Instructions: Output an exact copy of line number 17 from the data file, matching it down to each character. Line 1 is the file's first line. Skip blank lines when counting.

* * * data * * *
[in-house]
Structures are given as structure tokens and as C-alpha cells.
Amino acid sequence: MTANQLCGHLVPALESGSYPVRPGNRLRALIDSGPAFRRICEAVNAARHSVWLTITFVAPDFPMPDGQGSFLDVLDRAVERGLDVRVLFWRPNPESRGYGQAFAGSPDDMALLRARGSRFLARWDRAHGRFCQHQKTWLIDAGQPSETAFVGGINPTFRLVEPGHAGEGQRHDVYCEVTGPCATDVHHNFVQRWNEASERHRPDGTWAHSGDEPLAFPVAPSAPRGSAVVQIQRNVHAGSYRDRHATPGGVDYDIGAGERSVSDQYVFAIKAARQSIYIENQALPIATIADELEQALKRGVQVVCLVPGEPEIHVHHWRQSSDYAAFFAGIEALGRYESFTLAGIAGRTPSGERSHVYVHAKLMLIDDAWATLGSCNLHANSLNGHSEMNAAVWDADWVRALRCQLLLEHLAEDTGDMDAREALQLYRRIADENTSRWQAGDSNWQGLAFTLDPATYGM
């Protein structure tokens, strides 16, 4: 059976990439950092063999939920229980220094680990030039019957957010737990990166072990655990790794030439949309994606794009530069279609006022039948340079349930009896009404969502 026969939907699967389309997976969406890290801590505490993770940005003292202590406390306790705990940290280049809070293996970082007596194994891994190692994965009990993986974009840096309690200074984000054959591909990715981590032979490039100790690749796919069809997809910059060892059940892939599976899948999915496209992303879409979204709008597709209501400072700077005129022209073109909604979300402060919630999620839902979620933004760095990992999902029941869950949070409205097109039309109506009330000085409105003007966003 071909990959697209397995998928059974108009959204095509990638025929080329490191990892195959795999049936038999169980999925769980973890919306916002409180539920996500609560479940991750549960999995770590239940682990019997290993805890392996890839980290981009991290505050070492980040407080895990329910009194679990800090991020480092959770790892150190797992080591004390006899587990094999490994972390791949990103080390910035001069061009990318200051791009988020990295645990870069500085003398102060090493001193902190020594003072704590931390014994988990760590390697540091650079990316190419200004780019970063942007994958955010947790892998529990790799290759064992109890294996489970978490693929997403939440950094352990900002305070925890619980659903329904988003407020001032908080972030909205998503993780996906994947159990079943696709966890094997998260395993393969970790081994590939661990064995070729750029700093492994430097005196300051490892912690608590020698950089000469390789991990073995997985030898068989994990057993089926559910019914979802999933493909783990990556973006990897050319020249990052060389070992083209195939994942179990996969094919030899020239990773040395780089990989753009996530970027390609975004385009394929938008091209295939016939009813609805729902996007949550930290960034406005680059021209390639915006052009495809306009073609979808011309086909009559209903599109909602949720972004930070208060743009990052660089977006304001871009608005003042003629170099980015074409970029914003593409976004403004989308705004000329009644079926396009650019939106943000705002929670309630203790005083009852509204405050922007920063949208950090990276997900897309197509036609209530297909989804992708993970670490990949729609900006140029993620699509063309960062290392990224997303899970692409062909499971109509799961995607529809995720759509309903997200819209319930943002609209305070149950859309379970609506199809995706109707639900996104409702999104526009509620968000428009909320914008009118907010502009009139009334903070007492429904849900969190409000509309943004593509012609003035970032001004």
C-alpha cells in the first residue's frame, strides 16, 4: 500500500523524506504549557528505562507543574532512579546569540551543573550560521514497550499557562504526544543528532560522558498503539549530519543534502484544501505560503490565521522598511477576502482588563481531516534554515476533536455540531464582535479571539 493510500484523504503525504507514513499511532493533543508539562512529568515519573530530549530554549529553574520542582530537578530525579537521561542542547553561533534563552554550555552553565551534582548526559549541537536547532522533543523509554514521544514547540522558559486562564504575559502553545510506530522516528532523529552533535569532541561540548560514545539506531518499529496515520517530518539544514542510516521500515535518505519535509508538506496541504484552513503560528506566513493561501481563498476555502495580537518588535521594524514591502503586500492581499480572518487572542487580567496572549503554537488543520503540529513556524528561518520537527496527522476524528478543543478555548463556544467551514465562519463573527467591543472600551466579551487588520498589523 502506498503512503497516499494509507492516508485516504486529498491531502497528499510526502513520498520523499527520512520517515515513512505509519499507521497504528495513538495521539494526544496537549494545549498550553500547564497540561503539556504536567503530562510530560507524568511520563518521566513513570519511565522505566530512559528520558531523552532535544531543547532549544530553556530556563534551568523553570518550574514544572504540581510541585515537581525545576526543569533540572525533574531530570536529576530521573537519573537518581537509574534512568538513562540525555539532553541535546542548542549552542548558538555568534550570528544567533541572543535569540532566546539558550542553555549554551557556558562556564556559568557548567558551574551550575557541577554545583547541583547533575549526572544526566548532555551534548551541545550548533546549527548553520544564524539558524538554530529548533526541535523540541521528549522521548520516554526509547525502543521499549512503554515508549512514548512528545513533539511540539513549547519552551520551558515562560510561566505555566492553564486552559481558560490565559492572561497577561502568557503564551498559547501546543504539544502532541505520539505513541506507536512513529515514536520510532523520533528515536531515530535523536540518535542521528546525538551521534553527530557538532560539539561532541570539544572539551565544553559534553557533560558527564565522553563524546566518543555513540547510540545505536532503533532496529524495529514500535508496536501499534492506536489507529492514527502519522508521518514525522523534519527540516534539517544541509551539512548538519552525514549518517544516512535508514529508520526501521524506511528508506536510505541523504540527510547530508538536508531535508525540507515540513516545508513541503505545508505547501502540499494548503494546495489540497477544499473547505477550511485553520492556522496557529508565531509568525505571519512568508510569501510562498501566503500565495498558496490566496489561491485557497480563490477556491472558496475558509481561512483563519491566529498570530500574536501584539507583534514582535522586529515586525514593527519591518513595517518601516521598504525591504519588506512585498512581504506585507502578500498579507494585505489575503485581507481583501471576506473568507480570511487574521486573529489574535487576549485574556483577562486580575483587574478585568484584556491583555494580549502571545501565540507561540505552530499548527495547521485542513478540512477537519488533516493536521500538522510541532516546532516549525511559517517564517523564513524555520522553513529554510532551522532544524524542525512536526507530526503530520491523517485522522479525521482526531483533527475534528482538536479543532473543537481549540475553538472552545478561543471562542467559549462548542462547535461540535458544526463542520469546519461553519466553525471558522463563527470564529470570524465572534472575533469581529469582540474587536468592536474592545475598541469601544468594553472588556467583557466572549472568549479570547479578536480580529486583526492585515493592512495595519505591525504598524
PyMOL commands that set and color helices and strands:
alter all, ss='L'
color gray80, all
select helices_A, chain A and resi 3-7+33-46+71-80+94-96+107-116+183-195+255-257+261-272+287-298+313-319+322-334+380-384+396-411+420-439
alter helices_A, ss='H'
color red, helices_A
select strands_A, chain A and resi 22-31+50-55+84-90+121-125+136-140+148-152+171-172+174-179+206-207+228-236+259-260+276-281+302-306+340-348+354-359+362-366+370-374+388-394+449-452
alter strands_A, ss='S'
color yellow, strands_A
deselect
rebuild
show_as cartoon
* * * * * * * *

show_as cartoon